Nevertheless, Congress established Rural Free Delivery (RFD) in 1896, 33 years after that service was available in cities. The first rural route was established in Vermont in 1896 and in New Hampshire in 1898.  Local newspapers in 1901 reported that the program “is popular wherever introduced…meeting with unqualified success.”    

     By 1906 there were 292 routes in Vermont. In New Hampshire there were 202 routes, “and new routes are being laid out as fast as the post office department can arrange for them.”  Locally, rural routes were establish including in Thetford in 1896, Woodsville 1901, Bradford 1903, and Corinth 1905.

     The new service brought an end to many private carrier’s star routes and many smaller post offices. Those private carriers had been awarded routes as lowest bidders. They agreed to provide “due celerity, certainty and security of transportation.” As stars identified each of these three conditions, the privately operated routes had been designated “star routes.”

The introduction of RFD helped to eliminate the isolation felt by many rural families as they could depend on free daily mail delivery. One elder recalled that her family received mail in rural Lyme several times a day,

      Mail order catalogs from companies such as Montgomery Ward and Sears & Roebuck created opportunities to purchase consumer products. Farm magazines offered advice and reported changing techniques. 

     Often, a strong bond developed between the RFD delivery person and the families on the route. In 1965, the United Opinion reported on the retirement party for Corinth’s rural carrier Ernest Flanders.

     In the article, Flanders commented on his 34 years serving the rural patrons on the 28-mile route. He recalled the early winters when the roads were rolled, and horse and sleigh were used.  On Turkey Hill, the snow often drifted, covering the boxes. He remembered carrying a screwdriver to pry open frozen boxes or remove frozen pennies left for stamps.  

     For years, private express companies and rural merchants had also opposed package delivery.  As a concession, limits were placed on the weight of packages delivered by the postal carriers. Wells Fargo, established in 1852 by Thetford native Henry Wells, was one of the most power opponents.

     In 1913, the Parcel Post package delivery system was established. The United Opinion reported, “the parcel post will be the general public’s express.”

      For rural dwellers, this meant receiving free delivery of products and opportunities to mail local products at a lower rate to a nation-wide market.  Eggs, butter, and maple products were among the first items shipped from the area. 

     In 1901, the post system reached a national milestone with 76,945 post offices. The new delivery services, however, caused many smaller post offices to close. New Hampshire had reached its highest point in 1894 with 593 post offices. Closures soon following, although none locally. What at first appeared to me to be a closure was actually a 1912 name change when Warren Summit became Glencliff.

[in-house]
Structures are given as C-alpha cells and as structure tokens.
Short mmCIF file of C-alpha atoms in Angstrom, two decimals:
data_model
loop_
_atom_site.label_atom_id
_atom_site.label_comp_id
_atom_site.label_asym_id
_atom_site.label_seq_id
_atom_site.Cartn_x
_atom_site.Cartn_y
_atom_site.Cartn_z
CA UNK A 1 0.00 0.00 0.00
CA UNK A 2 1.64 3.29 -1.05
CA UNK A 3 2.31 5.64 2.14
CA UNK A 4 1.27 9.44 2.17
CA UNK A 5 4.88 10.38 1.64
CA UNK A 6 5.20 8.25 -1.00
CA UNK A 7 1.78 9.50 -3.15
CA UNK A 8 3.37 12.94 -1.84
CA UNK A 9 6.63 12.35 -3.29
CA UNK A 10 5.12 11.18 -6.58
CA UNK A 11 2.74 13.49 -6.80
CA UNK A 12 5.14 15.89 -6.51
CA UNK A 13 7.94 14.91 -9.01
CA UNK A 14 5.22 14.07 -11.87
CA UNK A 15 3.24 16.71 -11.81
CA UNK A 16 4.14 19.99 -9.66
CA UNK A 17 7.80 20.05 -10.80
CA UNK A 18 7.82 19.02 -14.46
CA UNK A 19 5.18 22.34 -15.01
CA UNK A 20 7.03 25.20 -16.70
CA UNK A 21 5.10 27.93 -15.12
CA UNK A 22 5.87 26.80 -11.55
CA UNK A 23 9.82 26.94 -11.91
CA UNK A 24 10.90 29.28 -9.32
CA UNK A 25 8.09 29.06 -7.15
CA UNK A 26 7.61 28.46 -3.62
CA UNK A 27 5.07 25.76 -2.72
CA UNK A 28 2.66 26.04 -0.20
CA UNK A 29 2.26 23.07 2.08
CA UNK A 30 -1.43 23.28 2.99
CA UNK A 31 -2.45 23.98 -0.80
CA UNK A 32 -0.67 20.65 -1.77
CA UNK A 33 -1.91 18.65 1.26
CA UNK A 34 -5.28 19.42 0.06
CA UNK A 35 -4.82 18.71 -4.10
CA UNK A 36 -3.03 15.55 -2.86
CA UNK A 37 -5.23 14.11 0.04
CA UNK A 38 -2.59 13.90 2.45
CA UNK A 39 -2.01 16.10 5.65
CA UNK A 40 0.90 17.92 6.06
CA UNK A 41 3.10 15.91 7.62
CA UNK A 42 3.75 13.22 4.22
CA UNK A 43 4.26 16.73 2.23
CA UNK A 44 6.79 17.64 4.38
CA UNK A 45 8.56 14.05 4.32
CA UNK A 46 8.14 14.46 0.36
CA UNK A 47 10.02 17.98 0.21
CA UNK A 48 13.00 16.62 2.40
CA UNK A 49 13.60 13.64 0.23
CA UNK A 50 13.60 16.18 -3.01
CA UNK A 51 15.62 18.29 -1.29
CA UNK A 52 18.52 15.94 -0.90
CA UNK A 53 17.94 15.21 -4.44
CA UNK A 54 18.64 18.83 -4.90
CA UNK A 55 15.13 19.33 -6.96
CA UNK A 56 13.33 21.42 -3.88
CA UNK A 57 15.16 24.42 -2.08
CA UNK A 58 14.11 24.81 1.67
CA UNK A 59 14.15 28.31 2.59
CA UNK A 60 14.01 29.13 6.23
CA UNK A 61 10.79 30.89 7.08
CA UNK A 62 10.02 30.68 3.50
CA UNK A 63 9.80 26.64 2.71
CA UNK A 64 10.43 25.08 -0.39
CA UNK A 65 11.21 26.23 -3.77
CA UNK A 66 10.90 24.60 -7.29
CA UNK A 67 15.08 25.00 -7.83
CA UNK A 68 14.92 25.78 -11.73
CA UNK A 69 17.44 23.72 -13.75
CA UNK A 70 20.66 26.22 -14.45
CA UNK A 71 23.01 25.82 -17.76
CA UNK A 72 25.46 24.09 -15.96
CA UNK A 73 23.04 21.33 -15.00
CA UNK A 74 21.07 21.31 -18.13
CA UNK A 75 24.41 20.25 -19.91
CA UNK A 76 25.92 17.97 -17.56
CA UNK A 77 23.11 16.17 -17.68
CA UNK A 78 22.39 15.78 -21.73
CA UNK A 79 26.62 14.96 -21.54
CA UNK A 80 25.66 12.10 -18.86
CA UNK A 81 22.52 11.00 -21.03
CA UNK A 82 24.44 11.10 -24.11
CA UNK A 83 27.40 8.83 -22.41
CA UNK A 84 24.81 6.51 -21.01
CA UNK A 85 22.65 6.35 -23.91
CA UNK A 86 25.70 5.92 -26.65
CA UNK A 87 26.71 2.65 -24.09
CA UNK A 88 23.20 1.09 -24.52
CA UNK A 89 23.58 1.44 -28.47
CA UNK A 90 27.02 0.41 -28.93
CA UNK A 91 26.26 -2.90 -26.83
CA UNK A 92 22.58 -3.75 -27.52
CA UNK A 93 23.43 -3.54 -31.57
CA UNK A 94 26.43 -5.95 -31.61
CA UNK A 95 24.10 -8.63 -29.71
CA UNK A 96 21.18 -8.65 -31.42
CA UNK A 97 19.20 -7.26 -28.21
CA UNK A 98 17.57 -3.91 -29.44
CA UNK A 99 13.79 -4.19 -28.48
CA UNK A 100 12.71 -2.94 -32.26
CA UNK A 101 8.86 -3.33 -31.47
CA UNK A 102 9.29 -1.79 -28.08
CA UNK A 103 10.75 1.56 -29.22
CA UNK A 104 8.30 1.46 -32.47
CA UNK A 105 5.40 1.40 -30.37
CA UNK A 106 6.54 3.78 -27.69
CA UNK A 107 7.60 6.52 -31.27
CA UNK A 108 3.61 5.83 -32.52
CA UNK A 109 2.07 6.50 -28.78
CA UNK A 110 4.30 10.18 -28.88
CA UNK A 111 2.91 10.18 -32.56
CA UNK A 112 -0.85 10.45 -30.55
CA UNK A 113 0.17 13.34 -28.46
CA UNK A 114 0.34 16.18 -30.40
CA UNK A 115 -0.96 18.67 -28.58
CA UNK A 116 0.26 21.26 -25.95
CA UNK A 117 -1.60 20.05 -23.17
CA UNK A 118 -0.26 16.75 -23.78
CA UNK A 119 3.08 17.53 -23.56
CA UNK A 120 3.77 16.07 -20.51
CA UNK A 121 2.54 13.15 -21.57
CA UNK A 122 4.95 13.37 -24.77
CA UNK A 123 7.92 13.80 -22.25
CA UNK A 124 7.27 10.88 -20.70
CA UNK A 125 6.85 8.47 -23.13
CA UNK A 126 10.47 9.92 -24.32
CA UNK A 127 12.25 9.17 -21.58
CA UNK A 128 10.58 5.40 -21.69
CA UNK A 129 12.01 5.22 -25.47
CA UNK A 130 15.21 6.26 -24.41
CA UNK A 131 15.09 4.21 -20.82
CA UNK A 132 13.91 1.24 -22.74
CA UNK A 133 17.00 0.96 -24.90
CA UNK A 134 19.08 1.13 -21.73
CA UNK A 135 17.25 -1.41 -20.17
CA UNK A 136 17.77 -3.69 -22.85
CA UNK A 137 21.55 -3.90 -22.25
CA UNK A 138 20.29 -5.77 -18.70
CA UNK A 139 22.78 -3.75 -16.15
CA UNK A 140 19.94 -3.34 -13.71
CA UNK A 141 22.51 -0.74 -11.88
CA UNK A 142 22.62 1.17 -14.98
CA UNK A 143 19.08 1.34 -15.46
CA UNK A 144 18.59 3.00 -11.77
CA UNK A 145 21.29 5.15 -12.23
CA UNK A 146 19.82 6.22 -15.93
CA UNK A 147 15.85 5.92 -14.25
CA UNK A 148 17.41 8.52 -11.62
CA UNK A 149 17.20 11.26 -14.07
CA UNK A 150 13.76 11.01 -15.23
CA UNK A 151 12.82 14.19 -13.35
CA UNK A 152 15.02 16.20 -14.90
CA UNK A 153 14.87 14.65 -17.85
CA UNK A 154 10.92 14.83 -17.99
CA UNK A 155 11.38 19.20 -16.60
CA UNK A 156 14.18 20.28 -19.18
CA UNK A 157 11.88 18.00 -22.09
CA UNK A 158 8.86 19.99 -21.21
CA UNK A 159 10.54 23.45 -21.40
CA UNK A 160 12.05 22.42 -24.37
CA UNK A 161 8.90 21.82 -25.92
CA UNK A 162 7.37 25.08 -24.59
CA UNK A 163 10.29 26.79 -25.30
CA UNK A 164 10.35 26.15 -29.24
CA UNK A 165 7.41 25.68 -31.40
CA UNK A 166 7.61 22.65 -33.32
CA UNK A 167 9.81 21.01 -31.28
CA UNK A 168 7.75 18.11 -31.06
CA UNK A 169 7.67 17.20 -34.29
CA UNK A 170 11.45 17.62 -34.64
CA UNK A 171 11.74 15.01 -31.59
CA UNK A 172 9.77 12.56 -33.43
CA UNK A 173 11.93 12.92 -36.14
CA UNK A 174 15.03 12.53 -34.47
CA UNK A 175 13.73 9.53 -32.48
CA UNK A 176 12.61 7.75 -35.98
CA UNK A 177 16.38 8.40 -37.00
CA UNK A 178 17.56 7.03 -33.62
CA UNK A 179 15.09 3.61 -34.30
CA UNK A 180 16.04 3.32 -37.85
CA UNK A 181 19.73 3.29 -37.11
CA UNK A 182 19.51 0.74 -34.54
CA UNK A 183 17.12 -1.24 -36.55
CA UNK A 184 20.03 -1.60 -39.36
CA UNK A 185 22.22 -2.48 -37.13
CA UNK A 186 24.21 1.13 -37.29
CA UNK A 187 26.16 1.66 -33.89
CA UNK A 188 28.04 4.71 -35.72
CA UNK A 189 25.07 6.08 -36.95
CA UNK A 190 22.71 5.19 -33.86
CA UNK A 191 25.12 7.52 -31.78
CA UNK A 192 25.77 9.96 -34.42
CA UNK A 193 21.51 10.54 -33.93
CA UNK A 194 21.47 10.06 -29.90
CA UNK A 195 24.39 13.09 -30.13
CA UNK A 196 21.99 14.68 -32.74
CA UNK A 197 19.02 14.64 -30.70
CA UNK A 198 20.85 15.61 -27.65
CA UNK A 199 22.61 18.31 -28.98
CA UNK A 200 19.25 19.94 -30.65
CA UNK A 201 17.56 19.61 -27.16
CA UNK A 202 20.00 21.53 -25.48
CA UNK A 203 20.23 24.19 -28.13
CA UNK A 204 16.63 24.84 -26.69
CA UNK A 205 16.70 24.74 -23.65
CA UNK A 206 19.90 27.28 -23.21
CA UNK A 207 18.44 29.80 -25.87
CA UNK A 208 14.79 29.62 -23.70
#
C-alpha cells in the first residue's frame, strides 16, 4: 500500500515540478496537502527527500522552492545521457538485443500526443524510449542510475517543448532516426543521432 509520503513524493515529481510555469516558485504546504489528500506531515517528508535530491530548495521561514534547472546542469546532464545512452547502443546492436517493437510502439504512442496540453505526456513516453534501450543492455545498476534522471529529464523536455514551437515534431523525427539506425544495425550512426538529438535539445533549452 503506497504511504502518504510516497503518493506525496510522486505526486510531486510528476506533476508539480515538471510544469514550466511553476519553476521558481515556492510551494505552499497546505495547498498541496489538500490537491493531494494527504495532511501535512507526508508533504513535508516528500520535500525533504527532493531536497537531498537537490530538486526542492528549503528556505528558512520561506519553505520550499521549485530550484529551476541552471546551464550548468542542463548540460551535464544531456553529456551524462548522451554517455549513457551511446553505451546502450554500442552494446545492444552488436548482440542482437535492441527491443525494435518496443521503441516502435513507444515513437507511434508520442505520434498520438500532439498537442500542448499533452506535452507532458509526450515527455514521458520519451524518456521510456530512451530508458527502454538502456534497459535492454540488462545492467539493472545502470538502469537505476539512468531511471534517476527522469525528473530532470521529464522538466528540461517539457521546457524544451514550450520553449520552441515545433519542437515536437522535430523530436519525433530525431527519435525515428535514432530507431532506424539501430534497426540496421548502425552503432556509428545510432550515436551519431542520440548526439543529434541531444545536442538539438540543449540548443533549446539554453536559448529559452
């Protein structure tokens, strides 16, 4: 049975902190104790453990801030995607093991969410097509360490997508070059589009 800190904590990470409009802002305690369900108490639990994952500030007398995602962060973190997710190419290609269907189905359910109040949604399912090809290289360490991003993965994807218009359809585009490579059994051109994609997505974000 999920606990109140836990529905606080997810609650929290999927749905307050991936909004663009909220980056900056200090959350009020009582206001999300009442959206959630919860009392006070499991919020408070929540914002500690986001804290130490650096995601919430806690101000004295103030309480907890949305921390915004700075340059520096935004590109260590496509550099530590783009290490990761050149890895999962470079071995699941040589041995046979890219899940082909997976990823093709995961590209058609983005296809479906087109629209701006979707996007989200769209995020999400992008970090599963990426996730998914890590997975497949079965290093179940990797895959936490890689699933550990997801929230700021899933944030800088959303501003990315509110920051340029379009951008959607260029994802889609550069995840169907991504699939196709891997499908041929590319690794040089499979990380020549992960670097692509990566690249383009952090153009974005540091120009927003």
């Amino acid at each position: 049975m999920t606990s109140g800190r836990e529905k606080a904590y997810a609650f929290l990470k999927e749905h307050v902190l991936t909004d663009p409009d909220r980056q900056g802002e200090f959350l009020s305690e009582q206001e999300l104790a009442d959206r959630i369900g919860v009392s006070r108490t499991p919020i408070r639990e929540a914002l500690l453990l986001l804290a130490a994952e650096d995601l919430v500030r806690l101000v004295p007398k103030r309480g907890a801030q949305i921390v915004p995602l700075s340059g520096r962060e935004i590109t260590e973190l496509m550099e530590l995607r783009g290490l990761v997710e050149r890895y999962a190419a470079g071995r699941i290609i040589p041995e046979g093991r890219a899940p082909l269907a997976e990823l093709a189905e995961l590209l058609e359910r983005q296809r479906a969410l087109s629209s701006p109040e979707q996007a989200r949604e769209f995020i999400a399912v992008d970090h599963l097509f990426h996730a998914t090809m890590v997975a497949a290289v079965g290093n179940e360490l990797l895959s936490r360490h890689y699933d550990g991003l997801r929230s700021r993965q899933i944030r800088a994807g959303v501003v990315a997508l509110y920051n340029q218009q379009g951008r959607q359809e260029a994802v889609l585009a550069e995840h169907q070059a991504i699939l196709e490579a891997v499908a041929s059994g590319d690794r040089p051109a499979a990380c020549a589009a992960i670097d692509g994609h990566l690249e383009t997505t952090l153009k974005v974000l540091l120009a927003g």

In Vermont, several small post offices closed over the years, including Copperfield in Vershire (1892-1906), West Bradford (1831-1837), Bradford Center (1847-1903) Heath in Corinth (1896-1905), Middlebrook in West Fairlee (1852-1855).

      By 1850, the Connecticut and Passumpsic River Railroad was delivering mail to area towns. In 1873, the Montpelier and Wells River Railroad delivered mail along its line as did the railroad company from Boston to Woodsville. By 1887, several daily mail trains were going north and south through the Connecticut River valley. Mail was picked up and sorted enroute. Station masters placed sacks of outgoing mail on a crane so that it could be picked up without stopping. By 1910, railway mail service handled 98% of America’s intercity mail.

     After World War II, Highway Post Offices replaced railroad mail cars with employees sorting mail as these large vehicles moved along.  Nationally, the last railroad postmark was in 1966.

          For many years, mail to Corinth and Topsham arrived on the Bradford stage. Prior to 1908, mail that arrived on the afternoon train was taken by stage to East Corinth where the mail was sorted. It was then taken by star routes to West Topsham and Waits River. That meant that locals could get both long distance and local mail by late afternoon.

     In 1908, there was a dramatic change with mail coming from East Barre. Timely mail such as Bradford’s United Opinion published on Friday would not arrive until Monday. Every time there was a change in delivery routines there were stern editorials and letters to the editor appeared in local papers. 

     In 1925, Congress passed the Airmail Act, a legislative act that allowed contracts with and support for the new commercial airline industry.  Progressive Congressman Clyde Kelly of Pennsylvania was the primary sponsor, an effort that gained him the title “father of the air mail.” Air mail became standard in 1975.